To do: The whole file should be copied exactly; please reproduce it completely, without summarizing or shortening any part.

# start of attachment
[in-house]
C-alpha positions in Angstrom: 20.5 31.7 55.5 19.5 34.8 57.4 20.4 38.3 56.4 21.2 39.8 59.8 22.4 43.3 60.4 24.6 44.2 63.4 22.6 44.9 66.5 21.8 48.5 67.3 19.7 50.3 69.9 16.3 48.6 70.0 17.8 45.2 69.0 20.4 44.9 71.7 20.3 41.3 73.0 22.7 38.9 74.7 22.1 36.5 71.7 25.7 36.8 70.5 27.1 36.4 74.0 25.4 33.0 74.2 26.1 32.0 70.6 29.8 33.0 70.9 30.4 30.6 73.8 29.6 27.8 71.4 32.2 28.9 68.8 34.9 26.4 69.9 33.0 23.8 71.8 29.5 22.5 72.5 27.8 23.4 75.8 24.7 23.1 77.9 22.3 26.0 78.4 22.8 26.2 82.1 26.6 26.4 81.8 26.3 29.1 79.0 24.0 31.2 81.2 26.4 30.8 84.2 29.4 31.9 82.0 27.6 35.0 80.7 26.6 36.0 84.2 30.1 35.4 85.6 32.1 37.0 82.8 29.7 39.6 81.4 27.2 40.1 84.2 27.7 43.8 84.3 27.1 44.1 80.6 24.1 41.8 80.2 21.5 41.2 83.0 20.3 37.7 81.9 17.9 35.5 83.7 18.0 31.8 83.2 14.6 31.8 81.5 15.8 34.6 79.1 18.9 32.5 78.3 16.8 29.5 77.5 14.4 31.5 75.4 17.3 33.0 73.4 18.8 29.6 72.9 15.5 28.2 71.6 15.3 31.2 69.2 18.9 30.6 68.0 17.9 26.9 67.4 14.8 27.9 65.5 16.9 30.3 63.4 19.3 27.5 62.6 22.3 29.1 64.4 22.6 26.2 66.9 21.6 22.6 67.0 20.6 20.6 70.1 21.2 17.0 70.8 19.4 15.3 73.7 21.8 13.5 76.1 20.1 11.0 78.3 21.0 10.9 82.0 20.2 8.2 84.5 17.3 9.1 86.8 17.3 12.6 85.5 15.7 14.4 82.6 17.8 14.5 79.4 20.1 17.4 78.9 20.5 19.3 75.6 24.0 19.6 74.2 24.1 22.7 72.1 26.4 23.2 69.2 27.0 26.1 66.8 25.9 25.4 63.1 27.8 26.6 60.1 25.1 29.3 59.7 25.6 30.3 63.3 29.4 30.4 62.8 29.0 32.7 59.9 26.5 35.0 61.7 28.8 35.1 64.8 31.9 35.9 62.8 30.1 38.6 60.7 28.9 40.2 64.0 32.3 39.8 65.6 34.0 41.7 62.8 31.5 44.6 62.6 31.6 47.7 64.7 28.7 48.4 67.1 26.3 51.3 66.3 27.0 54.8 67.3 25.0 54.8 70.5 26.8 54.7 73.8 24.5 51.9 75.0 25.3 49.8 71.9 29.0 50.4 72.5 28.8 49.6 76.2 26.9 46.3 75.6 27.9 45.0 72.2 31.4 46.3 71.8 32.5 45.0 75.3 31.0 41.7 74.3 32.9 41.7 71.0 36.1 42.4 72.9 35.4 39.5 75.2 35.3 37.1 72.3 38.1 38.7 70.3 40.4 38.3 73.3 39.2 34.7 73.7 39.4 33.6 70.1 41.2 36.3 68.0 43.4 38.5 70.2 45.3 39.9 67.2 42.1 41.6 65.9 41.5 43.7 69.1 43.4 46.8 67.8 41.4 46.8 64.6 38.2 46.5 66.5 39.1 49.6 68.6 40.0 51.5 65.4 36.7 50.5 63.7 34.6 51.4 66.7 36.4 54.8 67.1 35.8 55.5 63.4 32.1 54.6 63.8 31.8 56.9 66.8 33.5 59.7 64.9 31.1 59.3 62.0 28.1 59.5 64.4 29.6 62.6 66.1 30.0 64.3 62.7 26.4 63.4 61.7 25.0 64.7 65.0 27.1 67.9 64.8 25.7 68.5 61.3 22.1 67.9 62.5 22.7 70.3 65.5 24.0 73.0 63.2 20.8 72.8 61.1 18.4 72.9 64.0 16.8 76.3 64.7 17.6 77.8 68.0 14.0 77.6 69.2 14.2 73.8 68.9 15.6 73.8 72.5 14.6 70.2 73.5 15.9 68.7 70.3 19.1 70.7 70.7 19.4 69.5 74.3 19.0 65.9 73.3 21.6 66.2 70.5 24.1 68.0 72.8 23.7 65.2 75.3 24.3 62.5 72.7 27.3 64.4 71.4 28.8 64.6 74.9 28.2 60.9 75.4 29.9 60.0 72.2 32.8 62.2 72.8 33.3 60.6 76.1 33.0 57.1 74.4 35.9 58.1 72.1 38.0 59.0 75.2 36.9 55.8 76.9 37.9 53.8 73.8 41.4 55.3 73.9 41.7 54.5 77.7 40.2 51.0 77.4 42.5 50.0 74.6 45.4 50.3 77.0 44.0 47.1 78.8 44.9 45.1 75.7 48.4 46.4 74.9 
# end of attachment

[in-house]
C-alpha positions in Angstrom: 20.5 31.7 55.5 19.5 34.8 57.4 20.4 38.3 56.4 21.2 39.8 59.8 22.4 43.3 60.4 24.6 44.2 63.4 22.6 44.9 66.5 21.8 48.5 67.3 19.7 50.3 69.9 16.3 48.6 70.0 17.8 45.2 69.0 20.4 44.9 71.7 20.3 41.3 73.0 22.7 38.9 74.7 22.1 36.5 71.7 25.7 36.8 70.5 27.1 36.4 74.0 25.4 33.0 74.2 26.1 32.0 70.6 29.8 33.0 70.9 30.4 30.6 73.8 29.6 27.8 71.4 32.2 28.9 68.8 34.9 26.4 69.9 33.0 23.8 71.8 29.5 22.5 72.5 27.8 23.4 75.8 24.7 23.1 77.9 22.3 26.0 78.4 22.8 26.2 82.1 26.6 26.4 81.8 26.3 29.1 79.0 24.0 31.2 81.2 26.4 30.8 84.2 29.4 31.9 82.0 27.6 35.0 80.7 26.6 36.0 84.2 30.1 35.4 85.6 32.1 37.0 82.8 29.7 39.6 81.4 27.2 40.1 84.2 27.7 43.8 84.3 27.1 44.1 80.6 24.1 41.8 80.2 21.5 41.2 83.0 20.3 37.7 81.9 17.9 35.5 83.7 18.0 31.8 83.2 14.6 31.8 81.5 15.8 34.6 79.1 18.9 32.5 78.3 16.8 29.5 77.5 14.4 31.5 75.4 17.3 33.0 73.4 18.8 29.6 72.9 15.5 28.2 71.6 15.3 31.2 69.2 18.9 30.6 68.0 17.9 26.9 67.4 14.8 27.9 65.5 16.9 30.3 63.4 19.3 27.5 62.6 22.3 29.1 64.4 22.6 26.2 66.9 21.6 22.6 67.0 20.6 20.6 70.1 21.2 17.0 70.8 19.4 15.3 73.7 21.8 13.5 76.1 20.1 11.0 78.3 21.0 10.9 82.0 20.2 8.2 84.5 17.3 9.1 86.8 17.3 12.6 85.5 15.7 14.4 82.6 17.8 14.5 79.4 20.1 17.4 78.9 20.5 19.3 75.6 24.0 19.6 74.2 24.1 22.7 72.1 26.4 23.2 69.2 27.0 26.1 66.8 25.9 25.4 63.1 27.8 26.6 60.1 25.1 29.3 59.7 25.6 30.3 63.3 29.4 30.4 62.8 29.0 32.7 59.9 26.5 35.0 61.7 28.8 35.1 64.8 31.9 35.9 62.8 30.1 38.6 60.7 28.9 40.2 64.0 32.3 39.8 65.6 34.0 41.7 62.8 31.5 44.6 62.6 31.6 47.7 64.7 28.7 48.4 67.1 26.3 51.3 66.3 27.0 54.8 67.3 25.0 54.8 70.5 26.8 54.7 73.8 24.5 51.9 75.0 25.3 49.8 71.9 29.0 50.4 72.5 28.8 49.6 76.2 26.9 46.3 75.6 27.9 45.0 72.2 31.4 46.3 71.8 32.5 45.0 75.3 31.0 41.7 74.3 32.9 41.7 71.0 36.1 42.4 72.9 35.4 39.5 75.2 35.3 37.1 72.3 38.1 38.7 70.3 40.4 38.3 73.3 39.2 34.7 73.7 39.4 33.6 70.1 41.2 36.3 68.0 43.4 38.5 70.2 45.3 39.9 67.2 42.1 41.6 65.9 41.5 43.7 69.1 43.4 46.8 67.8 41.4 46.8 64.6 38.2 46.5 66.5 39.1 49.6 68.6 40.0 51.5 65.4 36.7 50.5 63.7 34.6 51.4 66.7 36.4 54.8 67.1 35.8 55.5 63.4 32.1 54.6 63.8 31.8 56.9 66.8 33.5 59.7 64.9 31.1 59.3 62.0 28.1 59.5 64.4 29.6 62.6 66.1 30.0 64.3 62.7 26.4 63.4 61.7 25.0 64.7 65.0 27.1 67.9 64.8 25.7 68.5 61.3 22.1 67.9 62.5 22.7 70.3 65.5 24.0 73.0 63.2 20.8 72.8 61.1 18.4 72.9 64.0 16.8 76.3 64.7 17.6 77.8 68.0 14.0 77.6 69.2 14.2 73.8 68.9 15.6 73.8 72.5 14.6 70.2 73.5 15.9 68.7 70.3 19.1 70.7 70.7 19.4 69.5 74.3 19.0 65.9 73.3 21.6 66.2 70.5 24.1 68.0 72.8 23.7 65.2 75.3 24.3 62.5 72.7 27.3 64.4 71.4 28.8 64.6 74.9 28.2 60.9 75.4 29.9 60.0 72.2 32.8 62.2 72.8 33.3 60.6 76.1 33.0 57.1 74.4 35.9 58.1 72.1 38.0 59.0 75.2 36.9 55.8 76.9 37.9 53.8 73.8 41.4 55.3 73.9 41.7 54.5 77.7 40.2 51.0 77.4 42.5 50.0 74.6 45.4 50.3 77.0 44.0 47.1 78.8 44.9 45.1 75.7 48.4 46.4 74.9 